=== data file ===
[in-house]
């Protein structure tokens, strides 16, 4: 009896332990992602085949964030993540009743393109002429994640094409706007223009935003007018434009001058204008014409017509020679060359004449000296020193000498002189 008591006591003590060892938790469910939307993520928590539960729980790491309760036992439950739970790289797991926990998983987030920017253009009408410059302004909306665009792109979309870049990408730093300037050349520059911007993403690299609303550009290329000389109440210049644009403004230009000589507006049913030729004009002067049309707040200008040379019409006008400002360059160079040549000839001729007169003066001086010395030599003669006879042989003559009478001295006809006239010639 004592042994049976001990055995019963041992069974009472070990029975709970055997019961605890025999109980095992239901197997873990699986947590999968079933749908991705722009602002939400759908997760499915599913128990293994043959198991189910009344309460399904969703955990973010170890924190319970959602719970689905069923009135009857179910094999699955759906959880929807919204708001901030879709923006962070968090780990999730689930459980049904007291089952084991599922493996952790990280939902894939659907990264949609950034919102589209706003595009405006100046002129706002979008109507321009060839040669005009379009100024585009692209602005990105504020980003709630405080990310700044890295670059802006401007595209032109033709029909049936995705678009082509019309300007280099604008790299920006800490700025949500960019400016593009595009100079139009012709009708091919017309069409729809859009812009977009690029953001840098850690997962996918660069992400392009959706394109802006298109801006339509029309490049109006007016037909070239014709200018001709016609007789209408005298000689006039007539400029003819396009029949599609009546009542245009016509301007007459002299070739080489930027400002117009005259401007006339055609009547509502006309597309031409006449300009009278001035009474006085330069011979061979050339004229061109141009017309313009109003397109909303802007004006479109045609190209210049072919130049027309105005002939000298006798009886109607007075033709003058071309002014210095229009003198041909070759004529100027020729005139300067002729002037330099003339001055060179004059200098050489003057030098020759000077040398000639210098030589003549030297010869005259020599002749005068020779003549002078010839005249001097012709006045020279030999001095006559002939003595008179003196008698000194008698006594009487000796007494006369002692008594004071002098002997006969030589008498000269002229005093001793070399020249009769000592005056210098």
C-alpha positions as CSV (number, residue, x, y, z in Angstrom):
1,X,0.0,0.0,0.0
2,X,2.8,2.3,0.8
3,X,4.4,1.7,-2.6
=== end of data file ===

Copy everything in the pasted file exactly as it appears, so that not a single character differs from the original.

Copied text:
[in-house]
């Protein structure tokens, strides 16, 4: 009896332990992602085949964030993540009743393109002429994640094409706007223009935003007018434009001058204008014409017509020679060359004449000296020193000498002189 008591006591003590060892938790469910939307993520928590539960729980790491309760036992439950739970790289797991926990998983987030920017253009009408410059302004909306665009792109979309870049990408730093300037050349520059911007993403690299609303550009290329000389109440210049644009403004230009000589507006049913030729004009002067049309707040200008040379019409006008400002360059160079040549000839001729007169003066001086010395030599003669006879042989003559009478001295006809006239010639 004592042994049976001990055995019963041992069974009472070990029975709970055997019961605890025999109980095992239901197997873990699986947590999968079933749908991705722009602002939400759908997760499915599913128990293994043959198991189910009344309460399904969703955990973010170890924190319970959602719970689905069923009135009857179910094999699955759906959880929807919204708001901030879709923006962070968090780990999730689930459980049904007291089952084991599922493996952790990280939902894939659907990264949609950034919102589209706003595009405006100046002129706002979008109507321009060839040669005009379009100024585009692209602005990105504020980003709630405080990310700044890295670059802006401007595209032109033709029909049936995705678009082509019309300007280099604008790299920006800490700025949500960019400016593009595009100079139009012709009708091919017309069409729809859009812009977009690029953001840098850690997962996918660069992400392009959706394109802006298109801006339509029309490049109006007016037909070239014709200018001709016609007789209408005298000689006039007539400029003819396009029949599609009546009542245009016509301007007459002299070739080489930027400002117009005259401007006339055609009547509502006309597309031409006449300009009278001035009474006085330069011979061979050339004229061109141009017309313009109003397109909303802007004006479109045609190209210049072919130049027309105005002939000298006798009886109607007075033709003058071309002014210095229009003198041909070759004529100027020729005139300067002729002037330099003339001055060179004059200098050489003057030098020759000077040398000639210098030589003549030297010869005259020599002749005068020779003549002078010839005249001097012709006045020279030999001095006559002939003595008179003196008698000194008698006594009487000796007494006369002692008594004071002098002997006969030589008498000269002229005093001793070399020249009769000592005056210098």
C-alpha positions as CSV (number, residue, x, y, z in Angstrom):
1,X,0.0,0.0,0.0
2,X,2.8,2.3,0.8
3,X,4.4,1.7,-2.6